– user3597
    Dec 14, 2021 at 19:57
  • That may well be right -- I hadn't looked at the examples in context.
    – TKR
    Dec 14, 2021 at 21:12
  • Thank you for the detailed response. I had read the explanation in Wikipedia, but it did not seem satisfying to me. How would you fit into that theory the use of ἔγειρε in Luke 5:24 and the use of Ἔρχου in Matthew 8:9. These seem to be cases of "urgency" and yet the present is used. Dec 17, 2021 at 23:51
  • Other examples would be ἔννεπε in verse 1 of the Odyssey as opposed to εἰπὲ in verse 10, and ἄειδε in verse 1 of the Iliad and μή μ᾽ ἐρέθιζε in verse 32. The change from ἔννεπε to εἰπὲ might convey increased "urgency" or pleading, but how do the others fit? Dec 17, 2021 at 23:59
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Having given this topic further thought, I think I can explain all the imperatives I have encountered to my satisfaction and so want to give an answer that might help others and is what I would have liked to read when first learning about this aspect of Greek.

First, let me outline the original problem again. There are fairly good descriptions in grammar books about how the aorist and imperfect tenses differ in narrating past events and how they differ in participles. There is less said about how the aorist and present stems differ in infinitives, apart from usages that parallel the difference in participles, such as in indirect statement. The grammars say next to nothing about imperatives and do not give enough information to predict what form to use or what the nuances of each form might be.

Some materials that teach Koine Greek say things like the aorist is used to express urgency. Whether this is true or not, this notion really describes a pragmatic use of the aorist and a secondary implication of its use, rather than fully explaining the semantics. In any case, I think urgency is not really a factor in choosing between the two forms.

In considering past events, any focus on a change in the situation tends to imply the use of the aorist; however, almost all imperatives imply a change in the situation. I now see that this notation of change is actually different in the two forms.

One could also equate the aorist stem with expressing telic events and the present stem with atelic events; however, I now see that this is not the case. The mere fact that an event is telic does not indicate that the imperative use expresses the necessity of reaching the endpoint that makes the expression telic. This is even more obvious when you consider that for the present tense, there is only one general choice of stem to use (i.e., the present stem) regardless of whether an event is telic or atelic.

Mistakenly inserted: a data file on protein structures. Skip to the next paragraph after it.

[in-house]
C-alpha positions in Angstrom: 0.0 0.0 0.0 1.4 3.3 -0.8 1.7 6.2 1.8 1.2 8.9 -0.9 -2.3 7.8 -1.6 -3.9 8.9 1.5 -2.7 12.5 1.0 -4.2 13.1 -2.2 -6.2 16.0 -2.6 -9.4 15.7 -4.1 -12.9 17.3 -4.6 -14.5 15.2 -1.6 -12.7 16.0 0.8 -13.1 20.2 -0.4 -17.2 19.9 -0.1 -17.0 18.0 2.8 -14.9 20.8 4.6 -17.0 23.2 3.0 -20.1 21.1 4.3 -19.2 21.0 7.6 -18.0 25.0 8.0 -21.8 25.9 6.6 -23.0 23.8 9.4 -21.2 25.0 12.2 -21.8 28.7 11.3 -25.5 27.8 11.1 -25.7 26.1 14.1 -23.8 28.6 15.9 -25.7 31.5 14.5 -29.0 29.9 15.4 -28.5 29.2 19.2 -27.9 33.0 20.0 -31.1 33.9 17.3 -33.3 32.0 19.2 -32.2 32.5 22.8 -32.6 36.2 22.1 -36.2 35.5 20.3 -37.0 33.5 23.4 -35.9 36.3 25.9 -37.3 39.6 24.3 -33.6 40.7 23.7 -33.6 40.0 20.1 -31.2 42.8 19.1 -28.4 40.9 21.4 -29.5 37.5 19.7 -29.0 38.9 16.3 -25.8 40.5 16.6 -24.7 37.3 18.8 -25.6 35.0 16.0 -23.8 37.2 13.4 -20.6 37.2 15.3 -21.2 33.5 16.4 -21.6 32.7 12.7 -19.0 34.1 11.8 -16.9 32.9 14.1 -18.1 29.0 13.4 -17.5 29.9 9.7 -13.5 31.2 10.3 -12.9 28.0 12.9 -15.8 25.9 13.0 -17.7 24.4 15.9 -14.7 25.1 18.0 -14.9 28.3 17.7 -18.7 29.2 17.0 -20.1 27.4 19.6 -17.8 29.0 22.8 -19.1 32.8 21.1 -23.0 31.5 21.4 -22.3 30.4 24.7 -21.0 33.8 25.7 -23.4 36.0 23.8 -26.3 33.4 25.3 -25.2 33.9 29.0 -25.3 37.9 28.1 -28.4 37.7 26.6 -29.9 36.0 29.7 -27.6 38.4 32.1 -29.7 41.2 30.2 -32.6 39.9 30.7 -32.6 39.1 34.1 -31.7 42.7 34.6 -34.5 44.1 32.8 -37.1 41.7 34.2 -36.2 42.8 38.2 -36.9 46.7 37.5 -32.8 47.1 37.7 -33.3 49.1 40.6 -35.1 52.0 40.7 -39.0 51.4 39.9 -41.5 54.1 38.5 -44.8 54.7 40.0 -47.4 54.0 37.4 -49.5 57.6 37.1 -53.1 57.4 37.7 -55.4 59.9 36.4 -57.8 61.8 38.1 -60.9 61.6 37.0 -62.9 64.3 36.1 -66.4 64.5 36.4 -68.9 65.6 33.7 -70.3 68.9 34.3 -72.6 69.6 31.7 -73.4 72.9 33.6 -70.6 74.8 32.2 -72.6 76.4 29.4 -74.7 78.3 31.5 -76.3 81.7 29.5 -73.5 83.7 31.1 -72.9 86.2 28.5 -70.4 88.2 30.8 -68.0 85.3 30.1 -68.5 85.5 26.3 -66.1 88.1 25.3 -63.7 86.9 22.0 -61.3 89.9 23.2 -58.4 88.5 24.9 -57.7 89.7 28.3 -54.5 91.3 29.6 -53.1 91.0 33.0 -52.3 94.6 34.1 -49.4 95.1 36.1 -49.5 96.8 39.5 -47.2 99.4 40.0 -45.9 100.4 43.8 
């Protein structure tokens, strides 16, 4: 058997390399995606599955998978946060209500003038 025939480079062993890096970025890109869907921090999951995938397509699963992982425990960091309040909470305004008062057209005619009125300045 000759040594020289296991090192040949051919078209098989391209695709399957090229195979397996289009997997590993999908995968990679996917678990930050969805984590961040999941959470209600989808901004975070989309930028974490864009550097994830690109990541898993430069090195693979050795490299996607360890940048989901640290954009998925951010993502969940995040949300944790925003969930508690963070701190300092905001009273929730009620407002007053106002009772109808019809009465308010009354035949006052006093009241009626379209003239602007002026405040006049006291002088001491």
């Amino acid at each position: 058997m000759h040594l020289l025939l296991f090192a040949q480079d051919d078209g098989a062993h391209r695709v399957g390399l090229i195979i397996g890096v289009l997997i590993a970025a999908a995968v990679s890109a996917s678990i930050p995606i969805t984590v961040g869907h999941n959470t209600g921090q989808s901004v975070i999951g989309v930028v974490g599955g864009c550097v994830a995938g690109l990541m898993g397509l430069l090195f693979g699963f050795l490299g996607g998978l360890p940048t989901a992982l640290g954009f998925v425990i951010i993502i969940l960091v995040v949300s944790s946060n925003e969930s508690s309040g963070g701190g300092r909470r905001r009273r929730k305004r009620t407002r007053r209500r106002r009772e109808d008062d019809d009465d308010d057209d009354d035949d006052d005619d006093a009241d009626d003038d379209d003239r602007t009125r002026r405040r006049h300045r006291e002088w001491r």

The semantic difference I propose for imperatives is that the aorist stem presupposes that the speaker is focusing only on a result as necessary to satisfy the implied conditions; whereas the use of the present stem focuses on the importance of engaging in or initiating the action commanded, with whatever additional goal to be accomplished in due course.

The present stem is the default, so that if engaging in the action is the result wanted, the present stem will be used. Also, you have to look beyond the meaning of the verb in isolation, but consider any arguments used with it and any previous or follow-up actions described.

Here are 10 specific cases to illustrative the differences mostly with my translations to illustrate the difference in meaning. I tried to choose either well-known passages or passages where the same verbs are used in different forms:

  1. The first verse of Homer's Odyssey begins as follows:

Ἄνδρα μοι ἔννεπε, μοῦσα, πολύτροπον,...τῶν ἁμόθεν γε, θεά, θύγατερ Διός, εἰπὲ καὶ ἡμῖν.

Speak to me, O Muse, of that twisty and twisting one,... Bring us up to speed about these things, o goddess, daughter of Zeus, from some point in the story.

The form ἔννεπε is an present imperative and εἰπὲ is an aorist imperative. The first form, ἔννεπε, uses the present stem because it calls on the Muse to begin the tale. The idea is not "get the tale told" and so the present stem is appropriate.

Τhe second imperative form, εἰπὲ, is an aorist imperative. This form is used because the bard has gone on at some length to give the particulars of the tale the Muse should sing about, but then makes a specific request to orient the audience from some point or another before launching into the full tale. "Getting the audience informed" is a focus on a result and so makes the use of the aorist form appropriate. If you just translate both verbs as "tell," this difference in meaning is lost.

  1. the Iliad 1.32:

ἀλλ᾽ ἴθι μή μ᾽ ἐρέθιζε σαώτερος ὥς κε νέηαι.

So get going and don't be bothering me so you can return home more safely